bubble – Wit Studio (Tetsuro Araki)


After several attempts in Japanese animation, Netflix endows its catalog with Wit Studio’s latest achievement, bubble. With the ambition to become the new Your Name in the register of fantasy romance, bubble is accompanied by big names in animation like Testuro Araki (attack on titan, Death Note), Takeshi Obata (artist of the manga Death Note) and Gen Urobuchi, to embark on a story based on romance and parkour. Hibiki and Uta, young parkour enthusiasts in Tokyo, discover that the city is invaded by curious bubbles. A relationship will thus be forged between them over the course of their quest to clarify this mystery. Although this feature film is at the top of the basket in terms of production and animation quality, the fact remains that the film, in its desire to emulate the fantastic dimension that made the success of Your Name, gets lost in its too many plot elements. The tangle of sub-scripts hampers the fluidity of the narrative and thus prevents the film from unfolding its story and developing its characters as smoothly as its spiritual competitor. Your Name. It remains despite everything a frank success accompanied by many qualities such as its music or its graphic cleanliness.

sonic 2 – Paramount Pictures (Jeff Fowler)

sonic 2

After a first part far from the fears that one could have of an adaptation of the Sega mascot, sonic 2 returns at full speed barely two years after his first adventures. This time, the hedgehog is struggling with Knuckles, while his friend Tails comes to lend him a hand in his fight against Robotnick. While the first had for him to offer a touching and emotionally charged story at many times, the second part seems to no longer have inspiration and turns to the usual stereotypes of the blockbuster with an overload of action without great audacity. Other than that, the film remains enjoyable and entertaining, which was obviously its sole purpose. It meets the Hollywood specifications and is part of this long line of films that are simply correct, in front of which we have a good time that we will forget the next day.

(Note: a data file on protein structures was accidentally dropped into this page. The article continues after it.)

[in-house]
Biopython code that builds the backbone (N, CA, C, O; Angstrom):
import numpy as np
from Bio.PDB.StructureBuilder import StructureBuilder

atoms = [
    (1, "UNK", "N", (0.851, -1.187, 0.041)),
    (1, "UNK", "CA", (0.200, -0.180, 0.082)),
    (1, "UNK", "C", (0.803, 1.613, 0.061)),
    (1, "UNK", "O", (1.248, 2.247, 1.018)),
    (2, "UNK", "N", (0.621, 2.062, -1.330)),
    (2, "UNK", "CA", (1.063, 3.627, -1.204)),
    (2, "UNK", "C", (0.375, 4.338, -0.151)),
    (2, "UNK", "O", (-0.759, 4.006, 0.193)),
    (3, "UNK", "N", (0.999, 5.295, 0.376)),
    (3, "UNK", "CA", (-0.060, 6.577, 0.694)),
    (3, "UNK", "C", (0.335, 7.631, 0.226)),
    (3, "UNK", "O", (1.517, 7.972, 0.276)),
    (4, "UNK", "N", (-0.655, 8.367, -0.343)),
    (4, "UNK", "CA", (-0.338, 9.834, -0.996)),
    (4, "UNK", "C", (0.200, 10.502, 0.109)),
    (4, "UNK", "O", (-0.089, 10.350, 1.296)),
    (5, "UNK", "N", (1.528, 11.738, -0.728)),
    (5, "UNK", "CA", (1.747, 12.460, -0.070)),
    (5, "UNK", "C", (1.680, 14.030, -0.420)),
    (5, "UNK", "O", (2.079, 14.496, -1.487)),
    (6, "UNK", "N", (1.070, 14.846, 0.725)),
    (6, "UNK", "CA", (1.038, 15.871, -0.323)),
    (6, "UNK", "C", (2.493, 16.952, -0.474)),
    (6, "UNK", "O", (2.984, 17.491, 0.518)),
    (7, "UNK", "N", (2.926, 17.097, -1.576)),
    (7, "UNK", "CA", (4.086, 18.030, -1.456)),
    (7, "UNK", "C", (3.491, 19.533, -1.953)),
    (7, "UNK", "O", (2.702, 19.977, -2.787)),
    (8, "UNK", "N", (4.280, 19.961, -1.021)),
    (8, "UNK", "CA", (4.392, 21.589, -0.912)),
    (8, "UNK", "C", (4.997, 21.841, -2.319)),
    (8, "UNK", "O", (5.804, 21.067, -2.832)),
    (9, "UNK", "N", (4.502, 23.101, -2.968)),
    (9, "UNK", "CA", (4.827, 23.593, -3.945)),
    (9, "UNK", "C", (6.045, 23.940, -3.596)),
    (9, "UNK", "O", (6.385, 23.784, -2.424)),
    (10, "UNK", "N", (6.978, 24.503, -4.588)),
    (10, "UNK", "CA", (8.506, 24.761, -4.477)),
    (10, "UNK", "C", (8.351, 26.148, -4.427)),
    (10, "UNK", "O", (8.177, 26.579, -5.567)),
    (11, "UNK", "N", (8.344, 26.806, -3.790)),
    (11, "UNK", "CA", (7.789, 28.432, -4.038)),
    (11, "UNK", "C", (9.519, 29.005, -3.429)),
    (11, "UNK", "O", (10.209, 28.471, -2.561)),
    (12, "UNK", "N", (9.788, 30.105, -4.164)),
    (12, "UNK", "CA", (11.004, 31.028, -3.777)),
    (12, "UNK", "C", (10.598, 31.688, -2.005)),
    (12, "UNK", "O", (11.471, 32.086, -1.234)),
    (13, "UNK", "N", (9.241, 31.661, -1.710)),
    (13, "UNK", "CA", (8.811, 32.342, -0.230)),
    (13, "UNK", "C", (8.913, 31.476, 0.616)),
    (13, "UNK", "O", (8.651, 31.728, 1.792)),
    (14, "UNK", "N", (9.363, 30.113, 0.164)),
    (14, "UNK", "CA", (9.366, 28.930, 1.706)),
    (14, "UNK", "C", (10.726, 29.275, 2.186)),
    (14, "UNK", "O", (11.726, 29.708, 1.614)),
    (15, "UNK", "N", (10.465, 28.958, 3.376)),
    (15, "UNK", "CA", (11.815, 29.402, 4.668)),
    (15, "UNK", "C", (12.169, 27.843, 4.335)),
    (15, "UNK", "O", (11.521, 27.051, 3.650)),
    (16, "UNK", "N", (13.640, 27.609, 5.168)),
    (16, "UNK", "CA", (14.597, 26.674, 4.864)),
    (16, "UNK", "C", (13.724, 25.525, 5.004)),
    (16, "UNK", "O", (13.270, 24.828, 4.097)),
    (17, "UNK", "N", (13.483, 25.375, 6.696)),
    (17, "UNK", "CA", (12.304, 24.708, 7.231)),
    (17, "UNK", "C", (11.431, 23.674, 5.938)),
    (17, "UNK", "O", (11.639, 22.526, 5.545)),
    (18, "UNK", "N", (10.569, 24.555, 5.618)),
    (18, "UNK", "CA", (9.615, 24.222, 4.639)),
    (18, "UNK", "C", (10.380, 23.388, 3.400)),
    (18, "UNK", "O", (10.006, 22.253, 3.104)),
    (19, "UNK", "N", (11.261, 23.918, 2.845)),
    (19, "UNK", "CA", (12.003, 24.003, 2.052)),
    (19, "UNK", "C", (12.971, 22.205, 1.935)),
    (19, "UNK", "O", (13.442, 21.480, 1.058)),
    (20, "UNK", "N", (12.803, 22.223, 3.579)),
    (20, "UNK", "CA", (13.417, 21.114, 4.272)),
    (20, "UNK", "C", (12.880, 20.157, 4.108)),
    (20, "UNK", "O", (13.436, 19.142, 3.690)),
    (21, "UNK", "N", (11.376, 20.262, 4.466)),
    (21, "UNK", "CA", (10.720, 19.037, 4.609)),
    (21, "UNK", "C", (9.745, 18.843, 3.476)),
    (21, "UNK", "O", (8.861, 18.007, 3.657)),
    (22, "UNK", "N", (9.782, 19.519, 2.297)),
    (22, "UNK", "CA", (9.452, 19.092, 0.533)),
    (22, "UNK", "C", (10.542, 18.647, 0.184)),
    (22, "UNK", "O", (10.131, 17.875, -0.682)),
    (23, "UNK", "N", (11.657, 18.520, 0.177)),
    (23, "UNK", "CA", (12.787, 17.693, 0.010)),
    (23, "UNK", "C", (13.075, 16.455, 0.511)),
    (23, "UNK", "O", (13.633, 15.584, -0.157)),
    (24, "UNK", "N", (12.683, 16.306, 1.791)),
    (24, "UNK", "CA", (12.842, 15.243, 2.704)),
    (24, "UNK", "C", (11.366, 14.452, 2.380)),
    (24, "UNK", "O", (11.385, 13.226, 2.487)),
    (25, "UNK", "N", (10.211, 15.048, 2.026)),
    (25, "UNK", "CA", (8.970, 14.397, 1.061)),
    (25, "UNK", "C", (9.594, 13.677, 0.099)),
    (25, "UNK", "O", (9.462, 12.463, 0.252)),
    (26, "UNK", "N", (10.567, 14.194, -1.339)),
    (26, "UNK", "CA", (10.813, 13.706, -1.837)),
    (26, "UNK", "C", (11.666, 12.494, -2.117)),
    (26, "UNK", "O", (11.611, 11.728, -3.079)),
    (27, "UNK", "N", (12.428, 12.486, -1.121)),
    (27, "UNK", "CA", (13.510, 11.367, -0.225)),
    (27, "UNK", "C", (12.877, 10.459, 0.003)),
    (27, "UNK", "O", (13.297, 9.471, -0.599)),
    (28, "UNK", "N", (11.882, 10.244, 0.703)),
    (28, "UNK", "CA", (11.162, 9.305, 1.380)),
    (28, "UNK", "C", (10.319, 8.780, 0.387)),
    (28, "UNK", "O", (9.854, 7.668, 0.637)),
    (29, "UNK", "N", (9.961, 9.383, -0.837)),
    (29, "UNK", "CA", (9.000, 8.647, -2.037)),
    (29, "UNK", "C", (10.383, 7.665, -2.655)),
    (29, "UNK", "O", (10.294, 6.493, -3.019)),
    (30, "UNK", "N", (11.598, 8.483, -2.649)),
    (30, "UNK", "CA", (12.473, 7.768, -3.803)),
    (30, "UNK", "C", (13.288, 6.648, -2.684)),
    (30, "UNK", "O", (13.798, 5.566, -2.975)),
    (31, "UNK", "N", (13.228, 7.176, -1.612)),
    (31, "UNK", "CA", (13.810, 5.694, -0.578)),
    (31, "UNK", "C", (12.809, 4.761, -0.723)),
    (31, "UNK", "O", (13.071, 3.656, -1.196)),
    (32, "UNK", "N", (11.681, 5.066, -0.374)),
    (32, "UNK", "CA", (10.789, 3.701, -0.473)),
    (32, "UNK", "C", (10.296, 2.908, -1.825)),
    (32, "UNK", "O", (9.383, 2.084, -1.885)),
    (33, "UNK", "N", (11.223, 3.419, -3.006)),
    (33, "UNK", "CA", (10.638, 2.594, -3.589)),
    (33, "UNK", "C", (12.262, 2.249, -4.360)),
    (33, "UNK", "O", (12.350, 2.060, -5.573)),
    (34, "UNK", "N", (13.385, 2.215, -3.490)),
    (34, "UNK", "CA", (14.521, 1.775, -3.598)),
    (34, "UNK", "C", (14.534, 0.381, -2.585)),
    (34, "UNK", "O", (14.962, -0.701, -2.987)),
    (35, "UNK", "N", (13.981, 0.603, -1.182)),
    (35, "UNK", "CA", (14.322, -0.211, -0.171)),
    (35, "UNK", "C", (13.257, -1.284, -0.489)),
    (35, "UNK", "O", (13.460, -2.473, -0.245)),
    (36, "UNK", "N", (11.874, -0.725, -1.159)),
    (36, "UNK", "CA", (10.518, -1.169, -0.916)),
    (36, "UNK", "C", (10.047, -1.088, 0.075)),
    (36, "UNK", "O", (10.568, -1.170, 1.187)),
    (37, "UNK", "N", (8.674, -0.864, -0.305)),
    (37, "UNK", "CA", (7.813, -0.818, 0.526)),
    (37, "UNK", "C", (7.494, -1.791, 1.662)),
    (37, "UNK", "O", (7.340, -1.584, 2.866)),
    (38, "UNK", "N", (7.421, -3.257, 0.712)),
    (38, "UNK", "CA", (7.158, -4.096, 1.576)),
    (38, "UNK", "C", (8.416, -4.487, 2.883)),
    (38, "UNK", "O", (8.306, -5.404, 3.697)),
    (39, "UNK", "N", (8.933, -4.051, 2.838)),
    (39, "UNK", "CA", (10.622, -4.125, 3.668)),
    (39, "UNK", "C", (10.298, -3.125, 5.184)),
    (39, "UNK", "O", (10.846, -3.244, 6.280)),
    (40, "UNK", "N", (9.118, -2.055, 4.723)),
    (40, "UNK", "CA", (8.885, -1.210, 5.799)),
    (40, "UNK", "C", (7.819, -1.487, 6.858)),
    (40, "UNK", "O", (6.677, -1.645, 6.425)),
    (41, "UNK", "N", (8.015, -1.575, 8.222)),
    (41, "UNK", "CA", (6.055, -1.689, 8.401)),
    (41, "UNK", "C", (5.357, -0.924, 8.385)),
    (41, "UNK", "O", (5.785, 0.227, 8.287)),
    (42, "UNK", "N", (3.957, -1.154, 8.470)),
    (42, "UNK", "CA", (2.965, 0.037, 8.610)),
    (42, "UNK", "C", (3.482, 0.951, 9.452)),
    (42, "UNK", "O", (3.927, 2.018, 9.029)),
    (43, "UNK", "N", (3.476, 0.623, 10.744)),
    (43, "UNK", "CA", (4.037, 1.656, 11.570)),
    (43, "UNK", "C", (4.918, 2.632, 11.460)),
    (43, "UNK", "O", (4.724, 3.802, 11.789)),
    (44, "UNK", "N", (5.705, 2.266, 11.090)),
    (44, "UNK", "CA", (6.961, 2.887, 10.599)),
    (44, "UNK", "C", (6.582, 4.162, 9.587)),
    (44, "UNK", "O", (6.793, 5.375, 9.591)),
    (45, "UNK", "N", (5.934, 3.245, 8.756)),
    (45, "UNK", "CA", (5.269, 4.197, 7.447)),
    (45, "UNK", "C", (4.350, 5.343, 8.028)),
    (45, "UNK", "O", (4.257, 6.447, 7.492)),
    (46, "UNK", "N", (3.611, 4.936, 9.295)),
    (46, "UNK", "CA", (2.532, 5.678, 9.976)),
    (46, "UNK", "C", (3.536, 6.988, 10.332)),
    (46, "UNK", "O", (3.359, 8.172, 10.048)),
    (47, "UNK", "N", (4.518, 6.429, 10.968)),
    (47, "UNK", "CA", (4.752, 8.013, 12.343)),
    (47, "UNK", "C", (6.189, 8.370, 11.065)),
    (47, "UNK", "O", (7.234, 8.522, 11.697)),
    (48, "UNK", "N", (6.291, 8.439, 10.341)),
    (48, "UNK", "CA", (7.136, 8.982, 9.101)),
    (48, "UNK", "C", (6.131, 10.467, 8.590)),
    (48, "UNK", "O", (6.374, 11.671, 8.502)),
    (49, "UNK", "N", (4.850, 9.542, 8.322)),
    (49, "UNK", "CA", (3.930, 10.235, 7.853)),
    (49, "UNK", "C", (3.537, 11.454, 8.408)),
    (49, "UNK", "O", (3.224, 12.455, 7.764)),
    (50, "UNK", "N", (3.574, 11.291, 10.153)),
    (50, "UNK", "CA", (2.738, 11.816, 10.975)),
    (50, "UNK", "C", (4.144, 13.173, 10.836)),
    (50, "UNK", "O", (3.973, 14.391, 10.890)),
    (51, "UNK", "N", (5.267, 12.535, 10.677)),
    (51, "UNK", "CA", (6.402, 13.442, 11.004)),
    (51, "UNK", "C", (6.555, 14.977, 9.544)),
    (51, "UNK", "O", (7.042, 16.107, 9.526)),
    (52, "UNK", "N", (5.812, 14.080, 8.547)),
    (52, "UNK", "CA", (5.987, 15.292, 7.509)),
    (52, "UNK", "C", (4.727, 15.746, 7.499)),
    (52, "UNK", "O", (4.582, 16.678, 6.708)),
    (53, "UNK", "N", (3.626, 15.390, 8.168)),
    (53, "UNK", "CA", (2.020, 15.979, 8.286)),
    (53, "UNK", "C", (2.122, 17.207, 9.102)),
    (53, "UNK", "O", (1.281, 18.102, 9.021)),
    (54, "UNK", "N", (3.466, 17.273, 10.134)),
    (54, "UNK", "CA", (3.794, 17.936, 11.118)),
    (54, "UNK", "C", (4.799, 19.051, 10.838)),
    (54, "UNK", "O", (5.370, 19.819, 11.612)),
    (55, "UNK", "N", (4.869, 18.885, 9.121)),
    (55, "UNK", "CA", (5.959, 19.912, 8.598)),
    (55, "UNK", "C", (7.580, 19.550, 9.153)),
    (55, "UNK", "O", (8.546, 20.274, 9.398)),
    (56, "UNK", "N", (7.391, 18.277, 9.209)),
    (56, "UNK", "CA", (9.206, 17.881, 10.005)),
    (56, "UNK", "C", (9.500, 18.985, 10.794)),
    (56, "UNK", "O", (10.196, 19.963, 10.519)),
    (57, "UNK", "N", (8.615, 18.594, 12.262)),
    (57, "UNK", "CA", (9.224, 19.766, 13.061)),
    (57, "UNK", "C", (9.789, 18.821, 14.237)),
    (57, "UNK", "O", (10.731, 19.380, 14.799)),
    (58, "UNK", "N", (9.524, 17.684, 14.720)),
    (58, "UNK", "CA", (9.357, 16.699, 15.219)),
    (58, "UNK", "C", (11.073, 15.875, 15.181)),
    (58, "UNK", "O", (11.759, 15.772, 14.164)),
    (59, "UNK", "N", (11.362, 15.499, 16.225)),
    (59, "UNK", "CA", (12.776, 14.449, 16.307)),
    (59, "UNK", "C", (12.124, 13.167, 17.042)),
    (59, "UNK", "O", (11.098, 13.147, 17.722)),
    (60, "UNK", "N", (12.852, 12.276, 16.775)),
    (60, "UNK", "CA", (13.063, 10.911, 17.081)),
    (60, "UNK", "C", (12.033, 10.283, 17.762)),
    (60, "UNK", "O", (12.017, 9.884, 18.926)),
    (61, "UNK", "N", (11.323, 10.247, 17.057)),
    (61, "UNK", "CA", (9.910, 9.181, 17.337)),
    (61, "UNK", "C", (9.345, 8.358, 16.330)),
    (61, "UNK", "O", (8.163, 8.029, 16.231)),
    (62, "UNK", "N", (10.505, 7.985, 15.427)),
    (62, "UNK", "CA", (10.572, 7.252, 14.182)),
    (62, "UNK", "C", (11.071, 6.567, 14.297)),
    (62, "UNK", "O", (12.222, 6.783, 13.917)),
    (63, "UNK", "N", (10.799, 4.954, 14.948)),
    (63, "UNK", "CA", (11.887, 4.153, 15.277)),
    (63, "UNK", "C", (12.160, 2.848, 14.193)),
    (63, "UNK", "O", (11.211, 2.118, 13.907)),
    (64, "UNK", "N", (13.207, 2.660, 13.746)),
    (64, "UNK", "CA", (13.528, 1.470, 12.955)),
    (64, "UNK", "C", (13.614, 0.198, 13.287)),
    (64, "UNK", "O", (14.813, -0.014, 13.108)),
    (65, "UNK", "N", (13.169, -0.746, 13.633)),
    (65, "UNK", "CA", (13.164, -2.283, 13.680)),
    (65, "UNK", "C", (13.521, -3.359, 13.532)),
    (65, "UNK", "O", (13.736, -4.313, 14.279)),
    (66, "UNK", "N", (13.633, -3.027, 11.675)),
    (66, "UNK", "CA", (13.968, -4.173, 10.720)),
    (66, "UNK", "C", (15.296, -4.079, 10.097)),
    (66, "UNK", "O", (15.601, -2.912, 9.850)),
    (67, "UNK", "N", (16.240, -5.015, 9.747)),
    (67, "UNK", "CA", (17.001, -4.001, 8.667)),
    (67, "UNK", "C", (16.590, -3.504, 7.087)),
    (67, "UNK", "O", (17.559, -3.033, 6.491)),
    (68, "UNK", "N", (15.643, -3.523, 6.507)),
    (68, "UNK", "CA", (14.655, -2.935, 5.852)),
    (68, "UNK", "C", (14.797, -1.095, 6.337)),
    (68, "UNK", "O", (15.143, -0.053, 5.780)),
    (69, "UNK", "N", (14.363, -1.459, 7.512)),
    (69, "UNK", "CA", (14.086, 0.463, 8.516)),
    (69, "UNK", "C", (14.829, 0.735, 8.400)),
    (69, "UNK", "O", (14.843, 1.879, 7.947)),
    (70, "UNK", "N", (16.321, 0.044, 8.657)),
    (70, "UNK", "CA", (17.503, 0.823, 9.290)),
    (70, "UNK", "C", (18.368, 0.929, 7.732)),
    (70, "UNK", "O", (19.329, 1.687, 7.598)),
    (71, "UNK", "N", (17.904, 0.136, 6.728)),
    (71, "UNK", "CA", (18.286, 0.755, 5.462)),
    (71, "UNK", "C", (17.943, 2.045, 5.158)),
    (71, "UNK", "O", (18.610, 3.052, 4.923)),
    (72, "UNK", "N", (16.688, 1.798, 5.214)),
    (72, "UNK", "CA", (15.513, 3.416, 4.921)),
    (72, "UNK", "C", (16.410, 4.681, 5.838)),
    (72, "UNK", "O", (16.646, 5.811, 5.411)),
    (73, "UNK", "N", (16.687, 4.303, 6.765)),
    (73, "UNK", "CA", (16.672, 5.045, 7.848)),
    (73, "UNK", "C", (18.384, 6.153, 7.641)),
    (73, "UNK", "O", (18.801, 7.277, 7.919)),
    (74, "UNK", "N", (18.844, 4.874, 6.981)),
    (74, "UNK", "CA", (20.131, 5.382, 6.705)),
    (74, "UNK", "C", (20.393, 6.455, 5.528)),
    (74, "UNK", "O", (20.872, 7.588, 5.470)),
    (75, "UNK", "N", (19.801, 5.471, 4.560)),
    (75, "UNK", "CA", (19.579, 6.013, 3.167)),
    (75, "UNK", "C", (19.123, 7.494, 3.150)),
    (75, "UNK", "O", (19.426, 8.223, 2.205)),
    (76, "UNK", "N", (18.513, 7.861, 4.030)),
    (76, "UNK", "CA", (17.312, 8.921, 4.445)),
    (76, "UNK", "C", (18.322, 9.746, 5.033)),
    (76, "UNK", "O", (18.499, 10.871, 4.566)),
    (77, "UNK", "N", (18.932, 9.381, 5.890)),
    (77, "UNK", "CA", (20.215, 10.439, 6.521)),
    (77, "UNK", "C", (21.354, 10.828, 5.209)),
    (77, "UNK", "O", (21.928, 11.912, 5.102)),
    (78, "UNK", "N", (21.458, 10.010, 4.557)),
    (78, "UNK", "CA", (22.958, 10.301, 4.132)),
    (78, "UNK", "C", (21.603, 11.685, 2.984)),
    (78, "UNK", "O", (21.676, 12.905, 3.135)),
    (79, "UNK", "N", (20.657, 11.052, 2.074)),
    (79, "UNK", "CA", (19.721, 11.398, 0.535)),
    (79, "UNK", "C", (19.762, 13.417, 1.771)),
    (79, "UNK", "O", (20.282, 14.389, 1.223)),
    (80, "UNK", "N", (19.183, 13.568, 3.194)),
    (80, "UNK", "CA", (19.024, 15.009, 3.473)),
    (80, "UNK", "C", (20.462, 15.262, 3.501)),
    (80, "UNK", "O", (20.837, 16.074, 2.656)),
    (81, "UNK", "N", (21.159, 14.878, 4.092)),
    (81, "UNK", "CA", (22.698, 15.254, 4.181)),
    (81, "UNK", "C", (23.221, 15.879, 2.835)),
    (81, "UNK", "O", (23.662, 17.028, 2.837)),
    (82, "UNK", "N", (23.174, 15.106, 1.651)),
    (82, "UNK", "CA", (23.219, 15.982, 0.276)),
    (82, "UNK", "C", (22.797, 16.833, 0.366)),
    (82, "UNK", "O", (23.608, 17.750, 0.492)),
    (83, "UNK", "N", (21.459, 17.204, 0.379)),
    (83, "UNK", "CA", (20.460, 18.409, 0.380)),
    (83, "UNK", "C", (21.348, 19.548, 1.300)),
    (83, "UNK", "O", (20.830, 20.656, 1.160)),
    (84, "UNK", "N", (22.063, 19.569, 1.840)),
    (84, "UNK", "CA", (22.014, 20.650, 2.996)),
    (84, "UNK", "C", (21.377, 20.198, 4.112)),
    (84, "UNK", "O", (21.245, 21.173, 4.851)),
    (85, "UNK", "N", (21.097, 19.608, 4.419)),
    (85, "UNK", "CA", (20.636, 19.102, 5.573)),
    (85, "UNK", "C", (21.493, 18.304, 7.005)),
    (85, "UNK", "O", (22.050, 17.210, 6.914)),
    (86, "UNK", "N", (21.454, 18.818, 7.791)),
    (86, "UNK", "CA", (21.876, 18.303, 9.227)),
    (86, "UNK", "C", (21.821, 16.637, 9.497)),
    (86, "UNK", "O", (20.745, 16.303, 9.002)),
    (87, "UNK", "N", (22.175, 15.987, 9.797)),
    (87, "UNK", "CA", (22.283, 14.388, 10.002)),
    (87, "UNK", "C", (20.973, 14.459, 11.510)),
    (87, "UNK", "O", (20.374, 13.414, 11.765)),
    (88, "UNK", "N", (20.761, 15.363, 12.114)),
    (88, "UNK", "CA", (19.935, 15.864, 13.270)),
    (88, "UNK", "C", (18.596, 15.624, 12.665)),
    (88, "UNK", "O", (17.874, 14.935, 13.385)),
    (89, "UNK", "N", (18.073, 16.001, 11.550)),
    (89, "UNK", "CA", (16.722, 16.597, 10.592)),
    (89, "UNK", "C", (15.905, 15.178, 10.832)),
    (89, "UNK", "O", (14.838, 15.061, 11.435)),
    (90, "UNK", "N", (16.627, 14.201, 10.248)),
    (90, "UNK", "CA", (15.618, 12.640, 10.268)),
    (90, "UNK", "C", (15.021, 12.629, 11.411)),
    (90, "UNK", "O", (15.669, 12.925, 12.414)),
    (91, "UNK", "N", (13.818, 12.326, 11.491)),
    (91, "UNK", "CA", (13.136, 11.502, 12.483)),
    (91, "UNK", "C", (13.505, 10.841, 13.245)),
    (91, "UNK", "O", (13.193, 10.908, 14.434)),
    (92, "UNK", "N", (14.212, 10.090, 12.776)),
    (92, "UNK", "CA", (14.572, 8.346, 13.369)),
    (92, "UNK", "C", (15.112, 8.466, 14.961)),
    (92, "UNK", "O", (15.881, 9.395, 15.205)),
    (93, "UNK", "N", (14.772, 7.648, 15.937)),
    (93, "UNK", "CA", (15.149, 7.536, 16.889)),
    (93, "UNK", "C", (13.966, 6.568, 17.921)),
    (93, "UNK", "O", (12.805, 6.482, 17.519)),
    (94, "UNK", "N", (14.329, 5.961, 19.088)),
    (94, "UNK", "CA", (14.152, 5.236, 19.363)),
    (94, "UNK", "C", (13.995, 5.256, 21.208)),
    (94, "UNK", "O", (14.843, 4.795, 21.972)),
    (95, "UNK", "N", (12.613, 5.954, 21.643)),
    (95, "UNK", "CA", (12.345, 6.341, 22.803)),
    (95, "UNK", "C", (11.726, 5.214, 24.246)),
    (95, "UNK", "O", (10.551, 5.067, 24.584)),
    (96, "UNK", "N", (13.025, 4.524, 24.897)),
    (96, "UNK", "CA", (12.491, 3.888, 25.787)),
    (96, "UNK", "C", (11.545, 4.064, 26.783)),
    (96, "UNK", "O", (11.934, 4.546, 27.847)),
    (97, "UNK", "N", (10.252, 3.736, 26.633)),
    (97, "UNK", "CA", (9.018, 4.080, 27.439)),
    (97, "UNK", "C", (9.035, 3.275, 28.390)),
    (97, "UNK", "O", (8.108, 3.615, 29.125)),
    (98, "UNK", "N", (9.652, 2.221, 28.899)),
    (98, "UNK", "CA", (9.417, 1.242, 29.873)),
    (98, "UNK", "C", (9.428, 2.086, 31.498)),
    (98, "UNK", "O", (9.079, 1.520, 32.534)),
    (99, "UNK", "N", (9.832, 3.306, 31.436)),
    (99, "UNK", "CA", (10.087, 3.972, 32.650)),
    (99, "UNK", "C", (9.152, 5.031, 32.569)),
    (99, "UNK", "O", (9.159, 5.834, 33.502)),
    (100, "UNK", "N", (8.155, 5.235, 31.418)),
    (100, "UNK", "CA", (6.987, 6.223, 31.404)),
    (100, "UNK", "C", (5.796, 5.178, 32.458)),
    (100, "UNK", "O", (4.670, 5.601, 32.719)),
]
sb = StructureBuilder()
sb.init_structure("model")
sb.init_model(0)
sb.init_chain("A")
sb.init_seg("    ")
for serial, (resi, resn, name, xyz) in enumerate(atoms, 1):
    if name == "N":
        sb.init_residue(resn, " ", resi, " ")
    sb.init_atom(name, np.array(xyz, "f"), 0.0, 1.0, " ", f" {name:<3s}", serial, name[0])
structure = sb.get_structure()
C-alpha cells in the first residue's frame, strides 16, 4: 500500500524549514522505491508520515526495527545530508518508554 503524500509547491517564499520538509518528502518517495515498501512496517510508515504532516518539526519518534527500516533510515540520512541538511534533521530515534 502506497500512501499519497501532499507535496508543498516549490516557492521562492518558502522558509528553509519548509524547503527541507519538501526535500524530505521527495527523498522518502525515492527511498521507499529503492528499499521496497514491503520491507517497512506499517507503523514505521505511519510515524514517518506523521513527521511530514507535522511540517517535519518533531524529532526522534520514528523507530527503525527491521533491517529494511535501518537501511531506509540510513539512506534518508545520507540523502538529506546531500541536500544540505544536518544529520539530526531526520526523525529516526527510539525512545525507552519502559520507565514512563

The Wandering Walls – Studio Colorido (Hiroyasu Ishida)

The Wandering Walls

Another Japanese animation project broadcast on Netflix, The Wandering Walls, second feature film by Hiroyasu Ishida, tells us the adventures of two middle school students transported to a place surrounded by the ocean, inside a large building about to be demolished. Beyond the undeniable quality of the animation from the Colorido studio, the film is hampered by an overload of ambitions. Too many characters, too long, too busy, The Wandering Walls fails to hook the viewer during these two hours. However, it manages to support a relevant plot that is rich (perhaps too much) in meaning. Imperfect but intriguing, the film remains very well made, especially for those who know how to immerse themselves in this universe and these characters as interesting as they are sometimes painful.